2) You want to rack up really large legal bills in other jurisdictions? Its possible, but a highly expensive solution involving using legal counsel in other countries.
    3) Theoretically possible, but youd face strong legal challenges from the other US companies involved as well as make yourself very unpopular.
    4) No explanation as to why you’d be privy to that knowledge or how that could be used, and you’d face legal challenges if you tried.
    5) I suspect this situation applies in only a small minority of cases and has a very limited chance of gaining any financial ground over the Chinese company.
    Its largely all pointless. Apart from (1) if you want to sue a Chinese company go get a lawyer in China to do it not any of this ill thought out nonsense messing about in the US witht it.

  2. How about a WFOE in China sueing another WFOE in China? Are there any particular things to note in a case like this?

  3. @ Wang Chung
    Dan has many, many times written on why you shouldn’t sue a Chinese firm in a US court. In this post, he simply outlines the circumstances under which you might consider it and the criteria for evaluating the purpose and usefulness of the exercise. That’s all…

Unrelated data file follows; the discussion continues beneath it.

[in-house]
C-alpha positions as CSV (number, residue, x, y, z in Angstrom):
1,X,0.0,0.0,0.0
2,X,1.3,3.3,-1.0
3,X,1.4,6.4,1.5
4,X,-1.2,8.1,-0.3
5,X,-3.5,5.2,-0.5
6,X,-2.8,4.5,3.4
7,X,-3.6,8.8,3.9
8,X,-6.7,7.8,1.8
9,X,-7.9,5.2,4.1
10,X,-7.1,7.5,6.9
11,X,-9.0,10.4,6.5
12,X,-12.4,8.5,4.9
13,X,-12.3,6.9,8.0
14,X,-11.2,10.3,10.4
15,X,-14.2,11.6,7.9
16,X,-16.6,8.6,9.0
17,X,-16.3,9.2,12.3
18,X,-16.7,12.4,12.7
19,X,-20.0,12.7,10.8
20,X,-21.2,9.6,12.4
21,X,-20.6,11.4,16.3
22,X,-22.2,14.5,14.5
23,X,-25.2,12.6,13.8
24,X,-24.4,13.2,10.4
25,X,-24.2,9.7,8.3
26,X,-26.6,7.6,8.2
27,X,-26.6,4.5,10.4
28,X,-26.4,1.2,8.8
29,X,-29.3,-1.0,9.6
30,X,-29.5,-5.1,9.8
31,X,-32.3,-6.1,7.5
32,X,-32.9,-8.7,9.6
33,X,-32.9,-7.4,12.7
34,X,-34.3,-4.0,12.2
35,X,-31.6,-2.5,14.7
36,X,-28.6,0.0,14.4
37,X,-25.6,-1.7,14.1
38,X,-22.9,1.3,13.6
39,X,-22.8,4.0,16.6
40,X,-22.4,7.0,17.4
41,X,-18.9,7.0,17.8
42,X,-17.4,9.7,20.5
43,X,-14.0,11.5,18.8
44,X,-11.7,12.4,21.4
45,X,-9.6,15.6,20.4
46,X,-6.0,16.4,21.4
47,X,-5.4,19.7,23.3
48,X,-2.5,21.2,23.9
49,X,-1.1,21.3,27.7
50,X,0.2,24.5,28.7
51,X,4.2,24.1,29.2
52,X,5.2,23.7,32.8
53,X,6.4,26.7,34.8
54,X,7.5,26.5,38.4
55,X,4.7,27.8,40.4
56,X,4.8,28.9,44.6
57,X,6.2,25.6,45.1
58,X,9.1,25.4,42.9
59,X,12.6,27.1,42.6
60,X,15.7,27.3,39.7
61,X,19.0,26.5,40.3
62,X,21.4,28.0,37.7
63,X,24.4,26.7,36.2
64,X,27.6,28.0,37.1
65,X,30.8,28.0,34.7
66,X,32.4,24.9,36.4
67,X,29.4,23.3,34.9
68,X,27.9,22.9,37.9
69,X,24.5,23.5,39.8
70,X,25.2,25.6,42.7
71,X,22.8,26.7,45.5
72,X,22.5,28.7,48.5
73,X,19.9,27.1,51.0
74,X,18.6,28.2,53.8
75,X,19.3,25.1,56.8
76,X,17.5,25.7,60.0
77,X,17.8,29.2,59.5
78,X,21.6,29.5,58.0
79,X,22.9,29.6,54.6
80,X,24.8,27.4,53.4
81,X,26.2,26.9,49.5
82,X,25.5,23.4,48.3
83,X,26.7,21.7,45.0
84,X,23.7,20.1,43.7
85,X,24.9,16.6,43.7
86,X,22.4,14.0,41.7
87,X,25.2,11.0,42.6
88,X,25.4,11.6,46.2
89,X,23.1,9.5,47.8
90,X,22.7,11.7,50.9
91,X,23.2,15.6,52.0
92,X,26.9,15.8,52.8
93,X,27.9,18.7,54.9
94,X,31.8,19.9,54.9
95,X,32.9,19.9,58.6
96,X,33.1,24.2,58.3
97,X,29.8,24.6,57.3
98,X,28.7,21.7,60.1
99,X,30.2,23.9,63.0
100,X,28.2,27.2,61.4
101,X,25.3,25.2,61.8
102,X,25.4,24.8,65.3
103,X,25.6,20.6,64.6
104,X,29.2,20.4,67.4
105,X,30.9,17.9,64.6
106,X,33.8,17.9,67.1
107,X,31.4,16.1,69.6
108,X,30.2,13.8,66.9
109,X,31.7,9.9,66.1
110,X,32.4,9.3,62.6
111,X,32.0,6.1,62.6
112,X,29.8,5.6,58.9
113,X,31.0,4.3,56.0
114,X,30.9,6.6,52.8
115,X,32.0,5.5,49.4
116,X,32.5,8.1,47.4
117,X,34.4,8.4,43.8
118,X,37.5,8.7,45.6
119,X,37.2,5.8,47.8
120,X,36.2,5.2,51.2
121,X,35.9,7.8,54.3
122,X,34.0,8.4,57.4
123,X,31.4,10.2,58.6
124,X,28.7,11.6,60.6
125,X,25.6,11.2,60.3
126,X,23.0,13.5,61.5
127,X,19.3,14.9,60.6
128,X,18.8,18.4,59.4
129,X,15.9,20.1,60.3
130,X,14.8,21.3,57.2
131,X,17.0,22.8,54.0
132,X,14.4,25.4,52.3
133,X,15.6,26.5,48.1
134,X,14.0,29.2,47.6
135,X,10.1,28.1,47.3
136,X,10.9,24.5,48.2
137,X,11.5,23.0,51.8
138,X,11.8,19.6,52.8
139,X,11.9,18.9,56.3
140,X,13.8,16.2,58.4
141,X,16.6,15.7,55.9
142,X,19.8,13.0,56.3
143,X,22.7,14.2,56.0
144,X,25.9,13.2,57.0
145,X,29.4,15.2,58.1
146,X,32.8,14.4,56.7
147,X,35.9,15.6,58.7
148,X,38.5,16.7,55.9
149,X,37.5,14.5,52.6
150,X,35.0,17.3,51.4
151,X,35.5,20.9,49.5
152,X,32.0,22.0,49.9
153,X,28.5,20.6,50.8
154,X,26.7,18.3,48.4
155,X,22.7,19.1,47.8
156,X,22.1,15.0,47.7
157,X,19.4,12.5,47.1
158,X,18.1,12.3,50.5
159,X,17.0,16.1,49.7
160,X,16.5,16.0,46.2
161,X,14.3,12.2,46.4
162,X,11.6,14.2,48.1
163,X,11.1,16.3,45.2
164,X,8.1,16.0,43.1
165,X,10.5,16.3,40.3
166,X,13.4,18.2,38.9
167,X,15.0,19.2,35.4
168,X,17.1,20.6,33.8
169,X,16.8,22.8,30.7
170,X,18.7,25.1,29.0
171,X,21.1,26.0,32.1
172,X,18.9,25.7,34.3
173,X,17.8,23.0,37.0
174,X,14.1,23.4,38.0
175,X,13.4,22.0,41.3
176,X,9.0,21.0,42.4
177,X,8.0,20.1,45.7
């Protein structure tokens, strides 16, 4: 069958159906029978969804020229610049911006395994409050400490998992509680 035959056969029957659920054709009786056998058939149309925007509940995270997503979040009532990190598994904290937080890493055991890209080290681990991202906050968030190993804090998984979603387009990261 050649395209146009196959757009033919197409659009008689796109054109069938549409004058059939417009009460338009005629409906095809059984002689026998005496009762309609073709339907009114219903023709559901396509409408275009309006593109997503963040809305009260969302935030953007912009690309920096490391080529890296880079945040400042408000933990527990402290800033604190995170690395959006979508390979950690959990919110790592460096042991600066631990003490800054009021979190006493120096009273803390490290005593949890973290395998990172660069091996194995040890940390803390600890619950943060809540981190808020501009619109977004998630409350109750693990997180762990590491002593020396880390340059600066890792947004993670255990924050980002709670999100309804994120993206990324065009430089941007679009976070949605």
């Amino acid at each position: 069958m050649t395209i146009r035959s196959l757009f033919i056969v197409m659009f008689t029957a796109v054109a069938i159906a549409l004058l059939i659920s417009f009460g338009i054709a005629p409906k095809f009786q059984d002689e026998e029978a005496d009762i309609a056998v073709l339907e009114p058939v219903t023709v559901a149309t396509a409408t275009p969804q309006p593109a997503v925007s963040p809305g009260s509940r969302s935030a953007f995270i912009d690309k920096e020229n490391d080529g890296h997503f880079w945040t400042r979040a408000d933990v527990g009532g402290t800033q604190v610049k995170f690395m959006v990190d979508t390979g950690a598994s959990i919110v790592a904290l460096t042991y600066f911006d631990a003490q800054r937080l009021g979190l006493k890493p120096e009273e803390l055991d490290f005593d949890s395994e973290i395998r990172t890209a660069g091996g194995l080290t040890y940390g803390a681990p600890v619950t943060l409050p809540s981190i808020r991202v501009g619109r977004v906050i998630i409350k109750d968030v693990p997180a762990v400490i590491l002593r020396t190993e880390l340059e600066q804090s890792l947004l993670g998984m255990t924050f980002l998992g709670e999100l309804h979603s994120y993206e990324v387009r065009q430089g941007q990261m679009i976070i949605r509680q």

4. @Chris
    You make a good point. I have gone back and read some of those posts and now that I see everything in context, I take back what I said about this post. Though most of the time it will not make sense to sue a Chinese company in a U.S. court, there are times where it makes sense to do so. I probably should not have ventured into this discussion in the first place as I am not a lawyer. Thanks for setting the record straight.

  5. I would especially agree with Dan’s point about using a US action to go after US companies owing the Chinese company you really want to go after to get your desired damages. The tool we’ve used here in NYC is an action to recognize and enforce the US judgment against the Chinese judgment debtor combined with a petition for post-judgment attachment of the Chinese company’s property in the hands of those US companies or garnishment of property or funds owed to the Chinese company by US companies. A recent decision issued by the NY Court of Appeals holds that if the court has personal jurisdiction over the US garnishee, then it can order the US garnishee to not only turn over the property of the judgment debtor within the jurisdiction but also property outside the jurisdiction. The case has created a powerful tool for parties to go after judgment debtors who otherwise are not amenable to a NY court’s personal jurisdiction. My firm has successfully done this several times against Chinese multinational companies that initially thought they were judgment proof in the United States. Other firms have been equally successful. As a result, we have seen a substantial rise in the number of such judgment enforcement actions filed with NY state and federal courts.

  6. We have a pretty blatant patent infringement where the Chinese manufacturing company (with whom we have a contract) has sold the product to Australia. Our goal is to shut down the sales in countries outside of China, e.g. Australia. Under these circumcstances, would it make any sense to sue? We are just starting down this path and I do not want to waste my client’s money. Thank you for your informative posts.